- churches and sanctuaries -

Church of San Lorenzo

Situated in Vendrogno, the church of San Lorenzo is one of the oldest in Muggiasca.

The date of the foundation of this church is not known, however, according to popular tradition, it was built over a period of fifteen years by some master craftsmen who settled in the hamlet of Comasira, a little further down the valley, while working on it.

Already mentioned at the end of the thirteenth century in the list of Liber Notitiae Sanctorum Mediolani by Goffredo da Bussero, in which it is stated that in Muggiasca there were only three churches, San Lorenzo in Vendrogno assumed the title of parish church in 1368, when it was detached from the provostry of Bellano. It then went under the jurisdiction of the parish of Primaluna, religious capital of Valsassina, and then returned to depend on Bellano following the establishment of the recently constituted pastoral unit.

The religious complex is located outside the center of Vendrogno, actually further from the town than it is from the village of Inesio. The reason that led to the choice of this place is strictly defensive-military: its bell tower, dating back to the Romanesque period as shown by the small suspended arches and some other elements that have survived the subsequent changes, was part of the defensive system to guard the Upper Valsassina.

Its bell tower was part of the defensive system to guard the Upper Valsassina.

Once separate, the tower is now connected to the body of the church through a portico on the ground floor on which rests the Hall of the Confraternity of the Blessed Sacrament completed in 1730. The founding act of the Confraternity, kept in the parish treasury, is dated January 5, 1584 and bears the autograph signature of St. Charles Borromeo.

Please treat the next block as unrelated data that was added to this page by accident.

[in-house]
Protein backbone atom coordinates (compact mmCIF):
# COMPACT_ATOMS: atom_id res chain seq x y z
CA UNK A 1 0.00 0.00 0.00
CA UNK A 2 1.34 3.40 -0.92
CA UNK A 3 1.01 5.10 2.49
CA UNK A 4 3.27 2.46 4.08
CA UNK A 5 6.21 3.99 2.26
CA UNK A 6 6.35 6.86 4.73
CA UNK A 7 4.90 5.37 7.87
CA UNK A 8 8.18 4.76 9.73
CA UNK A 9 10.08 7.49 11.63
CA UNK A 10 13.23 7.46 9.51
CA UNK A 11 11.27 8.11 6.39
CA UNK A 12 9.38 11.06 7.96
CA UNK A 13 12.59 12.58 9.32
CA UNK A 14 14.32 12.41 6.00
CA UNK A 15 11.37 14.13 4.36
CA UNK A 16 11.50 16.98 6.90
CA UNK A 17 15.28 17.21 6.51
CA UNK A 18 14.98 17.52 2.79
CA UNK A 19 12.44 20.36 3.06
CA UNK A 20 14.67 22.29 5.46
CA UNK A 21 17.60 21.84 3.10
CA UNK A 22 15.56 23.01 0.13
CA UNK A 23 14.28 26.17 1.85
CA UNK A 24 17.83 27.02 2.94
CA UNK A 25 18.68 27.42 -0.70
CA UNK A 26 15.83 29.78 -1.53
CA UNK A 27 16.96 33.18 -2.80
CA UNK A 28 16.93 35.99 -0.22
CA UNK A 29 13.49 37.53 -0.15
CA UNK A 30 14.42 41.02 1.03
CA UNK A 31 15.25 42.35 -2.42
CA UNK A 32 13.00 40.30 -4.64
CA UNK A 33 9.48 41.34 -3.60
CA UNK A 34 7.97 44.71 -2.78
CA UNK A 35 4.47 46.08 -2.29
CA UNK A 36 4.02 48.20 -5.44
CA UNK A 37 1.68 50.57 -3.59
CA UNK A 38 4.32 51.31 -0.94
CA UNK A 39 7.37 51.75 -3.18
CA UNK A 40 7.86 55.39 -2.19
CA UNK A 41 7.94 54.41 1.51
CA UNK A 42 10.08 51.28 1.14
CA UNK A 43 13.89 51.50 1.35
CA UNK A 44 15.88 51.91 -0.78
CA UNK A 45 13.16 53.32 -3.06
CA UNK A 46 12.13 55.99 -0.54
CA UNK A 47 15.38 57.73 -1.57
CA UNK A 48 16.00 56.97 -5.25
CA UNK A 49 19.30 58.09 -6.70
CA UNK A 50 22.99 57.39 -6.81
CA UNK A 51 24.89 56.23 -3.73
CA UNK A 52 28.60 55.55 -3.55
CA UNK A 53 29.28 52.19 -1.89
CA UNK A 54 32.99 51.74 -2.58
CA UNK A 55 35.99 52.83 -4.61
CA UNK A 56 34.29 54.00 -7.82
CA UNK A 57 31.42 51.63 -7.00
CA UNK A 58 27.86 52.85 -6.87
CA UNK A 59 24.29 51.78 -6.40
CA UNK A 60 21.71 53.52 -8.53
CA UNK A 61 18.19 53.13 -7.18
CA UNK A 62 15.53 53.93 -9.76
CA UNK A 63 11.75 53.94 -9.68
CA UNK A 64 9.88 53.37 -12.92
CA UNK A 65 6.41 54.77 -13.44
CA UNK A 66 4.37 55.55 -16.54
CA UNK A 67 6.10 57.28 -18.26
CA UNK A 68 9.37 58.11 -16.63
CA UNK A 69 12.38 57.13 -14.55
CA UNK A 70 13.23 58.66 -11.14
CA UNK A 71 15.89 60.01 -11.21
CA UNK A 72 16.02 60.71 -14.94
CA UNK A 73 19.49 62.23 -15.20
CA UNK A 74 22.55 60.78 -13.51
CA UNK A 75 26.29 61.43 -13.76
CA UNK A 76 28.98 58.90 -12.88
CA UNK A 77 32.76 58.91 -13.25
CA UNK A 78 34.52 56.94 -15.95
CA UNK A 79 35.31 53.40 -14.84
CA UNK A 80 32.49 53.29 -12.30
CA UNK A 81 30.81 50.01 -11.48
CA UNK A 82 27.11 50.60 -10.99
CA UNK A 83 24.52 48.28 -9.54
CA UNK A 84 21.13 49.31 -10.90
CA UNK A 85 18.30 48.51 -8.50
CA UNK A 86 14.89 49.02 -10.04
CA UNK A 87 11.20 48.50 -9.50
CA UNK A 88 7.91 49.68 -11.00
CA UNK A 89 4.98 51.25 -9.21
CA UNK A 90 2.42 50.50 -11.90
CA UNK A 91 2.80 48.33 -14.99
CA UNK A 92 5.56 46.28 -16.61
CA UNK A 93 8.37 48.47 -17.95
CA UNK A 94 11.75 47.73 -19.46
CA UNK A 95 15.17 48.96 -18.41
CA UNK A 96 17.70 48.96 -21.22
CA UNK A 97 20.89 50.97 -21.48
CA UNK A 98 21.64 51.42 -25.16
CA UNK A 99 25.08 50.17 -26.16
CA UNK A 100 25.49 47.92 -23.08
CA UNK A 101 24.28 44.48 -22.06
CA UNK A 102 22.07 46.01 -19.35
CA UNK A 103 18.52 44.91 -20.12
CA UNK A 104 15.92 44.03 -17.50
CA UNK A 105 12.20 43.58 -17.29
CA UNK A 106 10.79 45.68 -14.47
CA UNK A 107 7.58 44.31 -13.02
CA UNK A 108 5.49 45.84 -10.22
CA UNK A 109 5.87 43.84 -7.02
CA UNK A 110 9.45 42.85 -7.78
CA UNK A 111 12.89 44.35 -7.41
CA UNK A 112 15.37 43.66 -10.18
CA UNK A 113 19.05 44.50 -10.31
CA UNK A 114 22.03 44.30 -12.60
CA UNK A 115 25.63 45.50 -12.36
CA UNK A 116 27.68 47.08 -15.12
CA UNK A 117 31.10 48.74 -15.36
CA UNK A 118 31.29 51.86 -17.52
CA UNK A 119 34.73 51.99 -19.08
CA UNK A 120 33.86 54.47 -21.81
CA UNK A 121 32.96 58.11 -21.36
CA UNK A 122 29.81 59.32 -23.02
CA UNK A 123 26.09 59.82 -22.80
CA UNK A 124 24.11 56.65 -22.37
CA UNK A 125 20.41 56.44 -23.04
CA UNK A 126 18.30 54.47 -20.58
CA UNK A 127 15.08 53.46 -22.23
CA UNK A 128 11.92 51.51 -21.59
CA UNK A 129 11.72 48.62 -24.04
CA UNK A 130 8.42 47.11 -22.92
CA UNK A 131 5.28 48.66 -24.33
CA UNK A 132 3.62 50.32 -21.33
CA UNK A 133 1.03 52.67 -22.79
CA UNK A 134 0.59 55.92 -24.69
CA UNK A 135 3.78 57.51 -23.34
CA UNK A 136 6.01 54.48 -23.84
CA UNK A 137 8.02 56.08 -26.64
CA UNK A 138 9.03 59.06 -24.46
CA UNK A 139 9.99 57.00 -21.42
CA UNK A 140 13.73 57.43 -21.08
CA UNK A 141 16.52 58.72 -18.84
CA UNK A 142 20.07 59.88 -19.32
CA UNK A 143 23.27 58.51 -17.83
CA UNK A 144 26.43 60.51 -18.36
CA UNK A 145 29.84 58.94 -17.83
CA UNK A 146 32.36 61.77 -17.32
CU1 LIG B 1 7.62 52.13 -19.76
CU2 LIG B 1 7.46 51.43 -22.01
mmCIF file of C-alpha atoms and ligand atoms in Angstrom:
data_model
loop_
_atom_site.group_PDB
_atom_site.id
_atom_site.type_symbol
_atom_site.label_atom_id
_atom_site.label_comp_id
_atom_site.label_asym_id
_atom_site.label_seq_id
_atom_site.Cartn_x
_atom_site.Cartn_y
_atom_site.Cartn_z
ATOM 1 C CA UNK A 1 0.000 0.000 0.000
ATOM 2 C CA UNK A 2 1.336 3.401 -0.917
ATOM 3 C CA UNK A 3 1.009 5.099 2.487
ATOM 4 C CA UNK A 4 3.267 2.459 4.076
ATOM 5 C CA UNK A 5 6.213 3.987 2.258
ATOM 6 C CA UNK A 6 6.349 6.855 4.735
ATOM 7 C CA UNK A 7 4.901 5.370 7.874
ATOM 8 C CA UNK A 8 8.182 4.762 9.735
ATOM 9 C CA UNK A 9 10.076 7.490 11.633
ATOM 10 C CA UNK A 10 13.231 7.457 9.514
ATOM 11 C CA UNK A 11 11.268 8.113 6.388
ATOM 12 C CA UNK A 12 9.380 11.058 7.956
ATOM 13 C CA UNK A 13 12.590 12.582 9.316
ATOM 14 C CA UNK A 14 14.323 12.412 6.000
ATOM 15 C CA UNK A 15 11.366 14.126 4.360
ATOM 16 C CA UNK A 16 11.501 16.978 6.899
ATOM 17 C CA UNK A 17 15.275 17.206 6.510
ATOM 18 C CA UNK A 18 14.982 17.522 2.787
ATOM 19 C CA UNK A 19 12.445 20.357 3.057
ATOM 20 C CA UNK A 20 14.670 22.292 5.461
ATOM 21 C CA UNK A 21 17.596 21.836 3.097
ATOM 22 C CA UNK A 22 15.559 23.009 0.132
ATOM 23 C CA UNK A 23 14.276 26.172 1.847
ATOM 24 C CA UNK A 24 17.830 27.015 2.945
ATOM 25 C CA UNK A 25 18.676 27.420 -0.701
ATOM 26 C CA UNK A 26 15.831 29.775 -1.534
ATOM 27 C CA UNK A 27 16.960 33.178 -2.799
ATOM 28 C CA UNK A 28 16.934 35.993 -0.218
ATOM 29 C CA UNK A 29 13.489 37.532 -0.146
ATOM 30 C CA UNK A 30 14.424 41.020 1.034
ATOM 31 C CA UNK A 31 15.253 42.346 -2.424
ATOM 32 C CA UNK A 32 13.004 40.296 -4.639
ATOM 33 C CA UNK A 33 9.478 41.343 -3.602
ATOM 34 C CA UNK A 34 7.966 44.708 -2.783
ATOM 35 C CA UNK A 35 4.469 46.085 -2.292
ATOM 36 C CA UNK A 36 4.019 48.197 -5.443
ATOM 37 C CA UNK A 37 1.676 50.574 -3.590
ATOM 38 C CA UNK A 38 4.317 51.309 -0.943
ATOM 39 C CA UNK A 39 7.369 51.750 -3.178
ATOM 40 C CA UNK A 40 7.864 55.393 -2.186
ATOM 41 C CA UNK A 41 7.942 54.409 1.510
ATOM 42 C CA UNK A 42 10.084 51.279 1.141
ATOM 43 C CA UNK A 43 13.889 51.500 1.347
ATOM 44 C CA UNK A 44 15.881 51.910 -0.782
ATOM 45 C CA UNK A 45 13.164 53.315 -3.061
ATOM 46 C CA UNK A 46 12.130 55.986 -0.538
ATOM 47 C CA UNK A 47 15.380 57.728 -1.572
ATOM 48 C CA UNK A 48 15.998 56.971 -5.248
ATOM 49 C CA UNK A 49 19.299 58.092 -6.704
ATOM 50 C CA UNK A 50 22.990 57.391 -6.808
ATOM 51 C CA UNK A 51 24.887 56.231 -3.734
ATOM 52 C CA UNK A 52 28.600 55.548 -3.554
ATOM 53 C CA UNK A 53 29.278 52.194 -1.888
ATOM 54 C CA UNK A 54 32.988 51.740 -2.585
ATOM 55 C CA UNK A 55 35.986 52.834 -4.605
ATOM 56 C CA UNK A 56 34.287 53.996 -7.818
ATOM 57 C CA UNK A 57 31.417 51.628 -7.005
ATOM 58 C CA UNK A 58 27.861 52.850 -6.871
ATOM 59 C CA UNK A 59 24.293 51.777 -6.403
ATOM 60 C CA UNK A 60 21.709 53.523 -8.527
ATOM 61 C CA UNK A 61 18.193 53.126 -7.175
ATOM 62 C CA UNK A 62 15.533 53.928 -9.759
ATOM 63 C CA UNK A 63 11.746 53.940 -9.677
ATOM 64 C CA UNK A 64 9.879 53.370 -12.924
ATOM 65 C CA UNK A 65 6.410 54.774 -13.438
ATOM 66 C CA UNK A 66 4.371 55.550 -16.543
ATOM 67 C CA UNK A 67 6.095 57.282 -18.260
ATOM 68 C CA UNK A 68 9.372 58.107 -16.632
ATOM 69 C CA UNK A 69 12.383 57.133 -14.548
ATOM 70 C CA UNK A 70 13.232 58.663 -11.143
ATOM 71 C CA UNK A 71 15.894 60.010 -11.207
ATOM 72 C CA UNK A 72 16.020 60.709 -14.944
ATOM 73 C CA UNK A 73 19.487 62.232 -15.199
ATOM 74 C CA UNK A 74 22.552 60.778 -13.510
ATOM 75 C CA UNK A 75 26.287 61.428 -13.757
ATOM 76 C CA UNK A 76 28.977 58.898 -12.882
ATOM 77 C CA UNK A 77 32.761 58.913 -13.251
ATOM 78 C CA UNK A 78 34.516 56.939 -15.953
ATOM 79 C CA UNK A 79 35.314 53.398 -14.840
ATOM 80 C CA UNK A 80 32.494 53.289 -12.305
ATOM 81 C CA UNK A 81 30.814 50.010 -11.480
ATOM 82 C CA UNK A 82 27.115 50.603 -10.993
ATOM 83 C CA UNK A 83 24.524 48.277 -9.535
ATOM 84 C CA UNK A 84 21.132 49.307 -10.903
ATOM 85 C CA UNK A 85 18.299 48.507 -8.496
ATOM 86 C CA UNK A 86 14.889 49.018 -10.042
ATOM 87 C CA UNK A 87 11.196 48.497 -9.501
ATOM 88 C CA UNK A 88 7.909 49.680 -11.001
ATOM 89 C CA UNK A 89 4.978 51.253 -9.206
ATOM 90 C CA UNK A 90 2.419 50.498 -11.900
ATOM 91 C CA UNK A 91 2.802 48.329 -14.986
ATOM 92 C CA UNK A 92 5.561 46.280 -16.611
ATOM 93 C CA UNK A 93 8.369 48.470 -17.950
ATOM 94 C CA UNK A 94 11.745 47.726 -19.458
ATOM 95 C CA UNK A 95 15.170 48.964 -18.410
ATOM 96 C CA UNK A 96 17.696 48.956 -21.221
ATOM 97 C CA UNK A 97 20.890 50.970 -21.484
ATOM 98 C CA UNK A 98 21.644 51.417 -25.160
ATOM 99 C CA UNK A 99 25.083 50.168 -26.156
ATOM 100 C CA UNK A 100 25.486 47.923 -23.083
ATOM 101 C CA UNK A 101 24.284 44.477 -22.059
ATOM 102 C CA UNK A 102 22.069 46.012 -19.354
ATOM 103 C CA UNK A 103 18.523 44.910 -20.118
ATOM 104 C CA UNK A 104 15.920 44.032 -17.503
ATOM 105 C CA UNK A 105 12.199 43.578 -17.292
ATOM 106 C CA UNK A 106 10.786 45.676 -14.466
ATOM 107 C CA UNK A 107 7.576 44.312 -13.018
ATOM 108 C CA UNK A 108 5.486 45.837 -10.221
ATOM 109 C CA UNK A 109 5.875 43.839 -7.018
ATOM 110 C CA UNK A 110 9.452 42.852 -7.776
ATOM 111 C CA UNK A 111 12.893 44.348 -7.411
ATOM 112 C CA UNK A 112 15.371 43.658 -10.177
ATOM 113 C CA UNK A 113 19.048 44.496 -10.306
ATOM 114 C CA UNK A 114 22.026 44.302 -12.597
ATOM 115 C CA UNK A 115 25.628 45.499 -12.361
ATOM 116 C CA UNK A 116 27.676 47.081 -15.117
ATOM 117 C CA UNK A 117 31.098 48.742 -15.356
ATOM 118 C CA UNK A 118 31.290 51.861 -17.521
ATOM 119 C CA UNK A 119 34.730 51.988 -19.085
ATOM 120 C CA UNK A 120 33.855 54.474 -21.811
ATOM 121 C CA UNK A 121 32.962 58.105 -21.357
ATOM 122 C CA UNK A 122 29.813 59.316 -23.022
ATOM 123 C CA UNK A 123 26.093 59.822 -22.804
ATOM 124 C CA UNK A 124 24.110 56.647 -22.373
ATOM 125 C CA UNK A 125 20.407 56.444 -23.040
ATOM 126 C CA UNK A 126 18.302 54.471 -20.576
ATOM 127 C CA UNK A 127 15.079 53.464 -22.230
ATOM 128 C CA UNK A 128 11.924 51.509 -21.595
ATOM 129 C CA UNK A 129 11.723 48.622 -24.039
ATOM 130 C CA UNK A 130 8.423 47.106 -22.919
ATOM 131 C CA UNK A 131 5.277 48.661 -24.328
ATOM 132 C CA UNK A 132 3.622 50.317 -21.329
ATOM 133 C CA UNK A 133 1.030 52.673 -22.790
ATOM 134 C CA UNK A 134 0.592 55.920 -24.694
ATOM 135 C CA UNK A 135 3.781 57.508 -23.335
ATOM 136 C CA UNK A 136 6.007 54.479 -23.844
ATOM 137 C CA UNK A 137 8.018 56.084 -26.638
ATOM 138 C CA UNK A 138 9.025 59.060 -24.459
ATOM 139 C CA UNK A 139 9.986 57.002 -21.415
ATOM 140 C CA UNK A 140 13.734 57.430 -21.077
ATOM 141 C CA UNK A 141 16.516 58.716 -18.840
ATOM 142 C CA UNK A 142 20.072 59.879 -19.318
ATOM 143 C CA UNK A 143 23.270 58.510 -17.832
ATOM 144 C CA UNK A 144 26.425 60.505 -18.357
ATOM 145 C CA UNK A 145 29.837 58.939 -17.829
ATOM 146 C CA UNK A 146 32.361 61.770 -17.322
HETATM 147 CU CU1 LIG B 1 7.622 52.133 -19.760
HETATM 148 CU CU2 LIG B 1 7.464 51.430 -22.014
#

In the 19th century, the belfry was raised and the group of 5 bronze bells was replaced. In 1942 the bells in Vendrogno were subjected to requisition: in San Lorenzo the two larger ones were removed, but after the war they were immediately returned.

Chiesa di San Lorenzo

Church of San Lorenzo

The beautiful hall, with a wooden choir and coffered ceiling, has numerous paintings by the artist Giuseppe Ambrosoni dating back to 1746 and also contains some metal plaques depicting the Patron Saints of Muggiasca by the artist Luigi Tagliaferri who made them at the beginning of the twentieth century. Today it is the seat of the rebuilt Confraternity of Candelott and can be visited on the patron saint’s day or during special cultural events.

Prior to the construction of the great hall, the facade of the church was decorated with numerous frescoes, which have now mostly been lost. The martyrdom of St. Lawrence and the lower part of the body of a large St. Christopher survive.

The present front is more modest and has a pink plaster background, tripartite with four grey pilasters and crowned by a curvilinear tympanum with the Saint in the center.

The current appearance of the complex is baroque, the result of the extension work carried out in the mid-eighteenth century and only the orientation remains of the original form .

The interior is very bright and contains valuable works of art such as a tabernacle dating back to 1547, painted choir stalls, carved wooden furniture and a 14th century San Lorenzo. The high altar is in neoclassical style and was built in the first half of the nineteenth century, in conjunction with some restoration and expansion works that lasted a decade. The church is also equipped with a pipe organ built by the company Inzoli of Crema.

The parish treasure is rich in works that testify both to the deep faith of the inhabitants and to their culture: not uncouth mountain dwellers but people sensitive to beauty, in contact with distant lands and artists.

In addition to the 13th-century wooden statue from the oratory of San Grato, the encolpion discovered in the church of San Sebastiano, the gold and sacred silverware also from the former parish of Noceno and the finely embroidered banners, the parish archives preserve one of the most important manuscripts that hand down the ancient Ambrosian chant: a two-volume Antiphonary completed in 1387, by the Milanese copyist Fazio de’ Castoldi, in honor of San Lorenzo of the community of Muggiasca. Another treasure is a copy of the Mottetti C printed in Venice in 1504 by Ottavio Petrucci: one of the few existing and among the most complete in the world.

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